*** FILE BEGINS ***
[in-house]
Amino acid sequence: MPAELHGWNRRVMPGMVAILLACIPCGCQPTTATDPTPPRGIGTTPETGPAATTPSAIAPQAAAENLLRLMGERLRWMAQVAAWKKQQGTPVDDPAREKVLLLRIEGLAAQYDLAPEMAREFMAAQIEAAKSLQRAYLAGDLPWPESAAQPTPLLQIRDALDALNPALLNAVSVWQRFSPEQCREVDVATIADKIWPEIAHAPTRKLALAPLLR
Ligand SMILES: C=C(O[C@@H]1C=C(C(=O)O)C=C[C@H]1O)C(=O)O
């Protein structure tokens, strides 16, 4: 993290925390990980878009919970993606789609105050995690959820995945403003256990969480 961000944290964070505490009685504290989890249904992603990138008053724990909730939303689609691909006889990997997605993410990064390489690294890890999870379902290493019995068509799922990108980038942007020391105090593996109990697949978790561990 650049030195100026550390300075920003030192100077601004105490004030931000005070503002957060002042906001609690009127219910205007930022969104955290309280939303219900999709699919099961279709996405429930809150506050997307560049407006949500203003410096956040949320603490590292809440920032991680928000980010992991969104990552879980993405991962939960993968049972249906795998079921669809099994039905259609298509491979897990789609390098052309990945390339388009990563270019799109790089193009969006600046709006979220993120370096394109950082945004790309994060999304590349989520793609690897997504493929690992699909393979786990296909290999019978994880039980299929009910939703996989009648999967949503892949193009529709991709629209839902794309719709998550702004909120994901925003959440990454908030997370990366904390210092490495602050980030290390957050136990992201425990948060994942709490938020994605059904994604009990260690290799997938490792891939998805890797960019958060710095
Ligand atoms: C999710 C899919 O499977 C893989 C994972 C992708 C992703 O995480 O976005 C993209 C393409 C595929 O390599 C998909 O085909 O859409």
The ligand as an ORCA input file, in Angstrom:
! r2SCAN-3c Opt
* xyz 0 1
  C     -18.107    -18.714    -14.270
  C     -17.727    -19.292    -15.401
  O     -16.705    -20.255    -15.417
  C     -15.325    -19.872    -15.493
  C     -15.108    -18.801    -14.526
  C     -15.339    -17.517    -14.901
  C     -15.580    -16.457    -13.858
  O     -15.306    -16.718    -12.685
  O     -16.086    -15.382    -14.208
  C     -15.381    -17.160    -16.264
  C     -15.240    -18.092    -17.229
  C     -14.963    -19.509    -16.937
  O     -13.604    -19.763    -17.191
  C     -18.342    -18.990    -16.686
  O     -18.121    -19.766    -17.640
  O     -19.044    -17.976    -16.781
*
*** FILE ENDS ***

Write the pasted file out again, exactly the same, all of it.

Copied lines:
[in-house]
Amino acid sequence: MPAELHGWNRRVMPGMVAILLACIPCGCQPTTATDPTPPRGIGTTPETGPAATTPSAIAPQAAAENLLRLMGERLRWMAQVAAWKKQQGTPVDDPAREKVLLLRIEGLAAQYDLAPEMAREFMAAQIEAAKSLQRAYLAGDLPWPESAAQPTPLLQIRDALDALNPALLNAVSVWQRFSPEQCREVDVATIADKIWPEIAHAPTRKLALAPLLR
Ligand SMILES: C=C(O[C@@H]1C=C(C(=O)O)C=C[C@H]1O)C(=O)O
């Protein structure tokens, strides 16, 4: 993290925390990980878009919970993606789609105050995690959820995945403003256990969480 961000944290964070505490009685504290989890249904992603990138008053724990909730939303689609691909006889990997997605993410990064390489690294890890999870379902290493019995068509799922990108980038942007020391105090593996109990697949978790561990 650049030195100026550390300075920003030192100077601004105490004030931000005070503002957060002042906001609690009127219910205007930022969104955290309280939303219900999709699919099961279709996405429930809150506050997307560049407006949500203003410096956040949320603490590292809440920032991680928000980010992991969104990552879980993405991962939960993968049972249906795998079921669809099994039905259609298509491979897990789609390098052309990945390339388009990563270019799109790089193009969006600046709006979220993120370096394109950082945004790309994060999304590349989520793609690897997504493929690992699909393979786990296909290999019978994880039980299929009910939703996989009648999967949503892949193009529709991709629209839902794309719709998550702004909120994901925003959440990454908030997370990366904390210092490495602050980030290390957050136990992201425990948060994942709490938020994605059904994604009990260690290799997938490792891939998805890797960019958060710095
Ligand atoms: C999710 C899919 O499977 C893989 C994972 C992708 C992703 O995480 O976005 C993209 C393409 C595929 O390599 C998909 O085909 O859409």
The ligand as an ORCA input file, in Angstrom:
! r2SCAN-3c Opt
* xyz 0 1
  C     -18.107    -18.714    -14.270
  C     -17.727    -19.292    -15.401
  O     -16.705    -20.255    -15.417
  C     -15.325    -19.872    -15.493
  C     -15.108    -18.801    -14.526
  C     -15.339    -17.517    -14.901
  C     -15.580    -16.457    -13.858
  O     -15.306    -16.718    -12.685
  O     -16.086    -15.382    -14.208
  C     -15.381    -17.160    -16.264
  C     -15.240    -18.092    -17.229
  C     -14.963    -19.509    -16.937
  O     -13.604    -19.763    -17.191
  C     -18.342    -18.990    -16.686
  O     -18.121    -19.766    -17.640
  O     -19.044    -17.976    -16.781
*